And if you’re on the Gold Coast, you just might end up hitting another helicopter. Okay, well, we’ll obviously keep an eye on that, and we’ll have to adjust our spreadsheets if the rates go up again. AFR had an article in Chanticleer, I think it’s still Tony Boyd writing. I don’t know if the handover has happened yet, but it’s entitled “Ray Dalio, Cathie Wood, and the fate of the FOMO rally.” Anything with Ray Dalio in the headline, I’m gonna read it. “The stunning rally on the ASX and Wall Street is starting to have some echoes of bullish frenzy in 2021, but the backdrop is very different.” And it goes on to talk about how a lot of stocks have been booming recently over there. Facebook’s owner Meta rocketed 23% higher. Who else did we have here they were talking about? Cathie Wood’s Ark invest fund. Well, first of all, Meta platform’s year to date gain now stands at 50%. Ark invest fund, Cathie Wood’s fund, is up 28% in January, it’s best monthly gain on record. Elon Musk’s Tesla was up a staggering 74% this year. And on the ASX, they were saying that James Hardie was down 46% last year, is up more than 30% in 2023. That’s crazy. Kogan plunged 55% in 2022, up 26% this year. Zip, the BNPL firm down 83% last year is up 21%. So, are we going into another sort of crazy bubble frenzy, Tony? We just got out of a bubble. We had a bubble then we had a crash, and now we’re back in a bubble again already. What’s going on?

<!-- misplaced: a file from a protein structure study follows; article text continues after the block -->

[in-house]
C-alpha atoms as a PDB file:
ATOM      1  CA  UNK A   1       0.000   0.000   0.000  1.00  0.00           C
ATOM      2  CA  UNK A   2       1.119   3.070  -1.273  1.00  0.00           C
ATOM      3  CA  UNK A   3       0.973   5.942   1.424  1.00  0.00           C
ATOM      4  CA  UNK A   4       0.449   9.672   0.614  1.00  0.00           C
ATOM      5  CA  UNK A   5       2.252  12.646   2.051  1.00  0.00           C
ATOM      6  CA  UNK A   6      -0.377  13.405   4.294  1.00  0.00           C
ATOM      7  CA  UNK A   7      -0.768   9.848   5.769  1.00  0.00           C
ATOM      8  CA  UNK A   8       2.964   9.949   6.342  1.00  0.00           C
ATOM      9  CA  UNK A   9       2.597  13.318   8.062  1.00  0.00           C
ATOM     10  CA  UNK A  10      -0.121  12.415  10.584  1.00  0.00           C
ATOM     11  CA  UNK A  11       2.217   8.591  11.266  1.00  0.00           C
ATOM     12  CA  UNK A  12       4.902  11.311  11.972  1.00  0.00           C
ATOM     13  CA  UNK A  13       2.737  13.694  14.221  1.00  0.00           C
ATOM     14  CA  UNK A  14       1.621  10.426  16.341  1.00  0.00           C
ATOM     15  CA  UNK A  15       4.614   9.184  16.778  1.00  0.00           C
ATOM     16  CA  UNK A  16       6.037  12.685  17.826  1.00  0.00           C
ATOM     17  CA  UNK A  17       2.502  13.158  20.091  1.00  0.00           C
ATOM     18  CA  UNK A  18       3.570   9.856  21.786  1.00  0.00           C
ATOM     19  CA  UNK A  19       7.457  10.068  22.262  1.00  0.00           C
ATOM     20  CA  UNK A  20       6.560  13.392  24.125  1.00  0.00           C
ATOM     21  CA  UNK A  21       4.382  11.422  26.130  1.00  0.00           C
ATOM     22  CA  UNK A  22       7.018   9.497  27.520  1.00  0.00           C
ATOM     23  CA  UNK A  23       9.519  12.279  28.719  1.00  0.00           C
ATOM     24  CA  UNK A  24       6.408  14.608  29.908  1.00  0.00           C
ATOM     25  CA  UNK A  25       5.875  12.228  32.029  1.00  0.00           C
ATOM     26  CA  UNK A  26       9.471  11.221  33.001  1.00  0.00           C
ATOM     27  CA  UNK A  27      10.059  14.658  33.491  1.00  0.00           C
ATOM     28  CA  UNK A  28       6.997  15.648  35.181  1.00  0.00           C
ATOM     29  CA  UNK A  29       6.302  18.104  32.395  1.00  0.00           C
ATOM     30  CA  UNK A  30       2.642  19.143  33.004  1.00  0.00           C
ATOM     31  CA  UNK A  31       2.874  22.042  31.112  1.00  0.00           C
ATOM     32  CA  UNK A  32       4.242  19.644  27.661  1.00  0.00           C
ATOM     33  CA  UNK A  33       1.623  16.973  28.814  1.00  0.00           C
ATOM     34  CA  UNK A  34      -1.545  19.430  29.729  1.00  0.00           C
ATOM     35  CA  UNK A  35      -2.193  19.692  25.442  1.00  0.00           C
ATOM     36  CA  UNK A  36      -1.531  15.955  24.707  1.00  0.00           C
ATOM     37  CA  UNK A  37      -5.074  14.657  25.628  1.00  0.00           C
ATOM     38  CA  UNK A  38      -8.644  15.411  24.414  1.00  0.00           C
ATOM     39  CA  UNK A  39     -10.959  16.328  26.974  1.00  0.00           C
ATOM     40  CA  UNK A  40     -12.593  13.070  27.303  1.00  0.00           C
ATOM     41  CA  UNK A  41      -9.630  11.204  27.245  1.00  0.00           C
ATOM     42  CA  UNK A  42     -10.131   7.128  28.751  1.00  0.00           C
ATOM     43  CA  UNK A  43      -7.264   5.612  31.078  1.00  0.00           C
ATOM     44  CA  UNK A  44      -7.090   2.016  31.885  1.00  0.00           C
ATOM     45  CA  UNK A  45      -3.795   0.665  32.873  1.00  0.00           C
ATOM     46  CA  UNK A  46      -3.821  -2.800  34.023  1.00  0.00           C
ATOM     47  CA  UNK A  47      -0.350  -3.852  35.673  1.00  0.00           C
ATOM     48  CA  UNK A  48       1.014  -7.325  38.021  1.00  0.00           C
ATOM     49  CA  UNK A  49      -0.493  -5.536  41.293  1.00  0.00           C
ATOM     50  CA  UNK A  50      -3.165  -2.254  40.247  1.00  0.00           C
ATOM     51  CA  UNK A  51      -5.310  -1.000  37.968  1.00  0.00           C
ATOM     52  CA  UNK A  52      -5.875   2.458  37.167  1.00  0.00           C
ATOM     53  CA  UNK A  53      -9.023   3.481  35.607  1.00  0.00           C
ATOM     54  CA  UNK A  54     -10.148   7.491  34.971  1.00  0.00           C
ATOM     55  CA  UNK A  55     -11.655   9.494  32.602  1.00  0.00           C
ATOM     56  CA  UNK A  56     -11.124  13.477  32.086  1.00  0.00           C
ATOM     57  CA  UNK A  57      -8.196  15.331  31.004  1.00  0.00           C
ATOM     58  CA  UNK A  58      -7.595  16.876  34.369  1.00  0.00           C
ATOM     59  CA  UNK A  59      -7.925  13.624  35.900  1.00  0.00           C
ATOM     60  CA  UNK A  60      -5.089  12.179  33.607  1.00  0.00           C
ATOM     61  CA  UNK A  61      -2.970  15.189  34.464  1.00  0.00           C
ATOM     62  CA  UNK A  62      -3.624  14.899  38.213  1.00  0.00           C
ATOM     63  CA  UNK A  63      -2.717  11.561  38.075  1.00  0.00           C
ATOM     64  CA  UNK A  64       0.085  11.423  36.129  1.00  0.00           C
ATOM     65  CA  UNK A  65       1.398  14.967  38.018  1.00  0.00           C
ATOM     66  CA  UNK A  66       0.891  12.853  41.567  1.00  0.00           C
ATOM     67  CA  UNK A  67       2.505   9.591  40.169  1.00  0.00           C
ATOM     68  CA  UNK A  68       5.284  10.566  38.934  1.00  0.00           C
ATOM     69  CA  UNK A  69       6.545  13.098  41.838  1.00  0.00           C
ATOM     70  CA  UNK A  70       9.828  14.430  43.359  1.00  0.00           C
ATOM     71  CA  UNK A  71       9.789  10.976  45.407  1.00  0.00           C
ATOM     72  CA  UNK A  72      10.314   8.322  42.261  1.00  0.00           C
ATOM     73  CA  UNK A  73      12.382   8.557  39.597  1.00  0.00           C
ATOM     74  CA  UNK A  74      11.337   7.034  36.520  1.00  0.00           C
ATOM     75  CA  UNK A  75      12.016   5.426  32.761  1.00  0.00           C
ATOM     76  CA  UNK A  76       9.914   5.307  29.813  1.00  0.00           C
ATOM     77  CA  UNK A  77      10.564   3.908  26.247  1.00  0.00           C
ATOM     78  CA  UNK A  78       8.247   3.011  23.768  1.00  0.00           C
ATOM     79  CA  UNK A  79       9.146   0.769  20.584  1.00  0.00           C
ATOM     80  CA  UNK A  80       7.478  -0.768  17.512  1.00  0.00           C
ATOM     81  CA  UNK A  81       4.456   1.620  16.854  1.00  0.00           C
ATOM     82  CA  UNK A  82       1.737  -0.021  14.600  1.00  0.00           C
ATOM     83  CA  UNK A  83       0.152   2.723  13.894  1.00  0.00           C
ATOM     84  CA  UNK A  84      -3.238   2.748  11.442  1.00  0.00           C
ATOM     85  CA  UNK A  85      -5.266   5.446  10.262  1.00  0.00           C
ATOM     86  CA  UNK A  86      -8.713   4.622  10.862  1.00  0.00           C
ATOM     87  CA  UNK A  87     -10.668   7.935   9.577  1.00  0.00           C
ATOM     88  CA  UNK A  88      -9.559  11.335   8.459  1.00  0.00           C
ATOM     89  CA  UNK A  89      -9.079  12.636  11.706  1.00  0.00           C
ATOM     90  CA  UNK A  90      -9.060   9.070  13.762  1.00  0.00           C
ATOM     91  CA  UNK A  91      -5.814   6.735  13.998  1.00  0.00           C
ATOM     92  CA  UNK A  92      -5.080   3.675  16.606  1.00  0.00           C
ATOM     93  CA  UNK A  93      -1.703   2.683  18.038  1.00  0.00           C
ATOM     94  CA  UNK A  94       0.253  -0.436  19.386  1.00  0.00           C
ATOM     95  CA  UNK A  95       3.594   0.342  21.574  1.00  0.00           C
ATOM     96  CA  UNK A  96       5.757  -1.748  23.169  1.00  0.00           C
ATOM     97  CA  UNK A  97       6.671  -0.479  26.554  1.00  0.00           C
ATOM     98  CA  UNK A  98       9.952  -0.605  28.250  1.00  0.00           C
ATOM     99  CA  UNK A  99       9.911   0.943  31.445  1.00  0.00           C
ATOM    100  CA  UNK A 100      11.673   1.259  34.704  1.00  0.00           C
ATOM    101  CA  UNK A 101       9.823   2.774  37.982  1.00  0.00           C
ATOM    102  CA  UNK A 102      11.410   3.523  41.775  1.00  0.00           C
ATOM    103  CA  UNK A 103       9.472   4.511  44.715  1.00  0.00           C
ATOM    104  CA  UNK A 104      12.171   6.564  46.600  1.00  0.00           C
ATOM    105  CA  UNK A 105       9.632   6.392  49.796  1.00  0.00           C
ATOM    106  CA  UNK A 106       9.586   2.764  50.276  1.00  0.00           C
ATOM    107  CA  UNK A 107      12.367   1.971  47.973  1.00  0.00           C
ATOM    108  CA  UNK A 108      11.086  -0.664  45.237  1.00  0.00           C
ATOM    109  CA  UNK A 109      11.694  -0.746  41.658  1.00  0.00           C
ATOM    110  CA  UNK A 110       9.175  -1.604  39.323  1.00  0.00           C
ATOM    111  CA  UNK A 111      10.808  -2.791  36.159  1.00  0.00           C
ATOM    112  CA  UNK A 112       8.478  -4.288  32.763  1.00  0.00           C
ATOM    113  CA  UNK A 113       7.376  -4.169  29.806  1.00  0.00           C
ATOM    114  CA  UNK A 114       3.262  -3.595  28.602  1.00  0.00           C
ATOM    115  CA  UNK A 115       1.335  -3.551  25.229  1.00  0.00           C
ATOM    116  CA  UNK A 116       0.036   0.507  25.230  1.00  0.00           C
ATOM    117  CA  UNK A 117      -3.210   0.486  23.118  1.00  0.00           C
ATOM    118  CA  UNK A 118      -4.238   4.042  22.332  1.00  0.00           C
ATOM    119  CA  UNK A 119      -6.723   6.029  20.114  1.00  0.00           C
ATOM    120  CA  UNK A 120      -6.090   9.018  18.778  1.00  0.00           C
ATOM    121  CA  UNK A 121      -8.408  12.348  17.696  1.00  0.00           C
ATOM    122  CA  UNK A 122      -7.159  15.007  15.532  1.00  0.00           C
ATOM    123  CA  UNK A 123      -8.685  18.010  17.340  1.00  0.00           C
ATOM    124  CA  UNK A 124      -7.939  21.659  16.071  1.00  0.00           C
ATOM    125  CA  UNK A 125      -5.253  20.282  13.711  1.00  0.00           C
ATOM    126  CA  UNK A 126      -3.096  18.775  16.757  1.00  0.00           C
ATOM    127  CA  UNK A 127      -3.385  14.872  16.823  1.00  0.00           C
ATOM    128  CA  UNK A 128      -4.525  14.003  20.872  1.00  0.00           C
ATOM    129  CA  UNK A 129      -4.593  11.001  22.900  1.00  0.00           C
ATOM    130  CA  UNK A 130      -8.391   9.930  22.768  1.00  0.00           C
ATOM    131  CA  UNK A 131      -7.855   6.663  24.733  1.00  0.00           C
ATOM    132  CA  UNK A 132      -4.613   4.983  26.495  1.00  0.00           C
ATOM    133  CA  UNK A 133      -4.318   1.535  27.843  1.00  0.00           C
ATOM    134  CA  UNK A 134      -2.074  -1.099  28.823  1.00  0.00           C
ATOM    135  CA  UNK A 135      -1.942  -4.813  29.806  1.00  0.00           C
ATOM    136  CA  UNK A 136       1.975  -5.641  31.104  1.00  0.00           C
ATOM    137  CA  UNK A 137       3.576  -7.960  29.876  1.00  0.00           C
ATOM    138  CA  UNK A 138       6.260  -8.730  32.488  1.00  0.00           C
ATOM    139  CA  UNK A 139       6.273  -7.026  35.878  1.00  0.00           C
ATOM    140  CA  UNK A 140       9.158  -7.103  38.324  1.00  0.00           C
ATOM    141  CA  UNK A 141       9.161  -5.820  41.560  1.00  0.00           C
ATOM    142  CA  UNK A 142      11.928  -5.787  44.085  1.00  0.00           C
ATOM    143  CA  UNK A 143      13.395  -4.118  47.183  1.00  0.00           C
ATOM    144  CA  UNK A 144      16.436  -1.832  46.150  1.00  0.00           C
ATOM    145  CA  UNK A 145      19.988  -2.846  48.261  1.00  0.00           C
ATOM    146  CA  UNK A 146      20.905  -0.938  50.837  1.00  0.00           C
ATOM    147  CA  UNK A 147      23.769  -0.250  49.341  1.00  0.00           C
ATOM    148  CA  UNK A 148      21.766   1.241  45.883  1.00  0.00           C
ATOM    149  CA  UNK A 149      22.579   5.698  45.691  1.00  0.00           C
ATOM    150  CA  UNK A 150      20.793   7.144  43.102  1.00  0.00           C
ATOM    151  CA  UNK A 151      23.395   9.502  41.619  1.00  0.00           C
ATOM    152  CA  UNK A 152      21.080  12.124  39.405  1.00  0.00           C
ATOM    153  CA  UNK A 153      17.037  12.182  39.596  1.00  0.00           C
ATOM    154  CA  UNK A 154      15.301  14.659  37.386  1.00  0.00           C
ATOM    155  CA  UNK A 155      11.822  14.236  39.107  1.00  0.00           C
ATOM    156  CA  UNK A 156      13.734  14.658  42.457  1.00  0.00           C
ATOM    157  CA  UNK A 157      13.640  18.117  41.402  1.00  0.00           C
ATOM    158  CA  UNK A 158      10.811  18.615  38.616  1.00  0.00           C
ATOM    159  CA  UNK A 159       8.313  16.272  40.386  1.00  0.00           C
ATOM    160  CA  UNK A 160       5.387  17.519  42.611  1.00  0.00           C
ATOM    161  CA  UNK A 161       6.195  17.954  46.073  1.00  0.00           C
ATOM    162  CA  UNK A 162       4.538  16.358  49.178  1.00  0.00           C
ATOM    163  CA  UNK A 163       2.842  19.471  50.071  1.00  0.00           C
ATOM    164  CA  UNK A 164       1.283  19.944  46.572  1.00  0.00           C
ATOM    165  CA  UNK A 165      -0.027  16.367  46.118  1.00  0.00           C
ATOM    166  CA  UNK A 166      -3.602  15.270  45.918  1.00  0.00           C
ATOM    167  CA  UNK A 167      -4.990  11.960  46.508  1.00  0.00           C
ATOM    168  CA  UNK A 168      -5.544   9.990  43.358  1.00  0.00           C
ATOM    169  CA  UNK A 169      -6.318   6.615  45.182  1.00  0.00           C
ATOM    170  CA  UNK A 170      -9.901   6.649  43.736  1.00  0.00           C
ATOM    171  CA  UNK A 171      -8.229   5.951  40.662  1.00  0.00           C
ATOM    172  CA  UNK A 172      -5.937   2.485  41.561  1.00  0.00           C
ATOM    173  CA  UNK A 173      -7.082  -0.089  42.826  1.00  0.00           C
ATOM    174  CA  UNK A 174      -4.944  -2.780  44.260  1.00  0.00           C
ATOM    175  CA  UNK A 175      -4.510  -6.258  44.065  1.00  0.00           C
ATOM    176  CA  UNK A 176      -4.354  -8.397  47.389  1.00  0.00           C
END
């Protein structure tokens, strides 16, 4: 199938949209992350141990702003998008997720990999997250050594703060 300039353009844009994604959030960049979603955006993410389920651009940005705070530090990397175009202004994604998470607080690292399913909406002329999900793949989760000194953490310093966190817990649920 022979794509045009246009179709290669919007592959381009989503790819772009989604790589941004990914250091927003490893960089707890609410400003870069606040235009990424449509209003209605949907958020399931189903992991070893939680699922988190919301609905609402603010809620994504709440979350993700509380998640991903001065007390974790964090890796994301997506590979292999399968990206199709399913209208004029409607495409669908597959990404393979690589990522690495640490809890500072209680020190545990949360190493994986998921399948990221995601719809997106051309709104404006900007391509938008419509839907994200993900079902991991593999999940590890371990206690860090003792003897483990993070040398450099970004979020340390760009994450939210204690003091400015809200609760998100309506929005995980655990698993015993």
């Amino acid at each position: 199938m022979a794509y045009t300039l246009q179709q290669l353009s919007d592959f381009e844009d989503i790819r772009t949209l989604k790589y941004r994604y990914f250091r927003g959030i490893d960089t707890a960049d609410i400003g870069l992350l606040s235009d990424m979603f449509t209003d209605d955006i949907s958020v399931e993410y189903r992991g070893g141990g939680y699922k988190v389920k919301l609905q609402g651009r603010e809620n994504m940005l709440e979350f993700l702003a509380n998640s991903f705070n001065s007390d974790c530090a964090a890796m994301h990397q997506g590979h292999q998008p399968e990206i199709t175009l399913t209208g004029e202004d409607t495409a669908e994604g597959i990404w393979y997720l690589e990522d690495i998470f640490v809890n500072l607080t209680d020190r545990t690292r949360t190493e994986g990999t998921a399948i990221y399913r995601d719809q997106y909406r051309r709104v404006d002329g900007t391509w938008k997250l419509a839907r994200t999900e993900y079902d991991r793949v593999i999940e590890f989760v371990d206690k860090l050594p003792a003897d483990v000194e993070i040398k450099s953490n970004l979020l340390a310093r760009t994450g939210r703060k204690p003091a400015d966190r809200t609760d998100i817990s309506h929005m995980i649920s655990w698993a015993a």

Oh, well, classic fear and greed. I think you posted something on Facebook during the week saying that the economy would work better if we had artificial intelligence allocating the resources. I’m not sure the share market would work because it needs human emotion to swing like a pendulum. But all those stocks you talked about are up this year, but they’re still a falling knife. They’re all much lower than what they were twelve months or even more ago, and Tesla is a classic example of that. It’s up a lot this year, but it’s below what it was twelve months ago, and that was below what it was twelve months before that. So, if you look at the graph, it’s a falling knife. They all are. And this is just classic. So, at some point something gets sold off and gets oversold, and the pendulum swings back the other way. People say, “ooh, Tesla looks cheap. I’ll buy some,” and then they come back in. Although, I mean, what’s the backdrop to this, and what Ray Dalio, I think, is alluding to, is the fact that people are trying to second guess the Fed. There’re now signs in the longer term dated bond market that bond traders don’t think that we’re going to go into a recession, or if we do, it’s going to be shallow and not too difficult. And so, people like Cathie Woods, who are, you know, relying on lower interest rates are saying, “well, this could mean the Feds going to actually drop interest rates in the future, and that’s good for all these growth stocks.” So, that’s what she’s pinning her hopes on. And she’s a cheerleader for that, so rah rah rah and her stocks are up. Firstly, I like the headline: it’s FOMO, it’s Fear Of Missing Out. It’s completely driven by human emotion, fear and greed, and it’s noise in the market, as far as I’m concerned. Couple of things I noticed in that article; it was actually a really interesting article, because it talked about a number of other metrics going on in the market. And I should, I was going to point out that we’ve had the best January start to the share market in ASX history, it was up something like 6.25%. So, that’s quite a lot for a month. And again, it’s driven by people thinking that the RBA is going to at least slow down its rate of interest rates and perhaps even start to drop them in the second half of the year, because the share market casts a nine-month shadow usually. People are looking at what’s going to happen in nine months when they make their decisions on what to invest. I’m not sure about that, and I don’t predict, so I’ll just keep doing what I’m doing. But I mean, that’s a big bet to make, trying to guess what the RBA is gonna do or the Feds gonna do, and then to see that start to take off and to join in because it’s taking off, there’s a lot of human psychology in that which is all driven by fear and greed and hope. So, I’m not sure it’s going to end well. But anyway, the article was good because it talked about some other things, and I think in the first bit of the article it talks about how stock market strategists only six weeks ago were saying that the market was going to tank this year because there’s a recession coming. And then six weeks later, they’re saying, “no, the Feds done with raising interest rates, it’s gonna be great,” and so the stock markets had its best January on record. So, you know, fair dinkum putting your faith in Stock Market Strategist. What a waste of time that is. In six weeks, they’ve gone from black to white, so that’s just crazy. The other interesting thing I saw was what’s called the “weight of money” argument, which I’ve always put a lot of stock in. So, the author of the article talks about the fact that there’s billions of dollars of cash sitting waiting to be deployed, and they were speculating whether or not this kind of rally would drag that cash back into the market. It’s possibly starting to, but whenever I’ve seen cash building up on the on the sidelines, it could take a long time before it gets deployed. But it generally is the first signal at some stage, in the next six months or so, there’s going to be a stock market rally. Which may be happening now. But that gets called “the weight of money” argument. When cash sits on the sidelines, it can’t sit there forever; it will get deployed at some stage, and that’s when the market will start to take off again. So, that was interesting. And the last point I wanted to make, there was a line in the article saying that retail investors were getting back into the market this January, which makes sense given the share markets up, but it had a stat there saying that retail shareholders had a record month and they made up 23% of stock and ETF trades in the US. I sort of scratched my head and said, that means there’s 67% of institutions buying ETFs, and I just don’t get that. If you’re an institutional investor and you’re charging someone to manage their money, and all you’re doing is going and buying an ETF, well, I mean…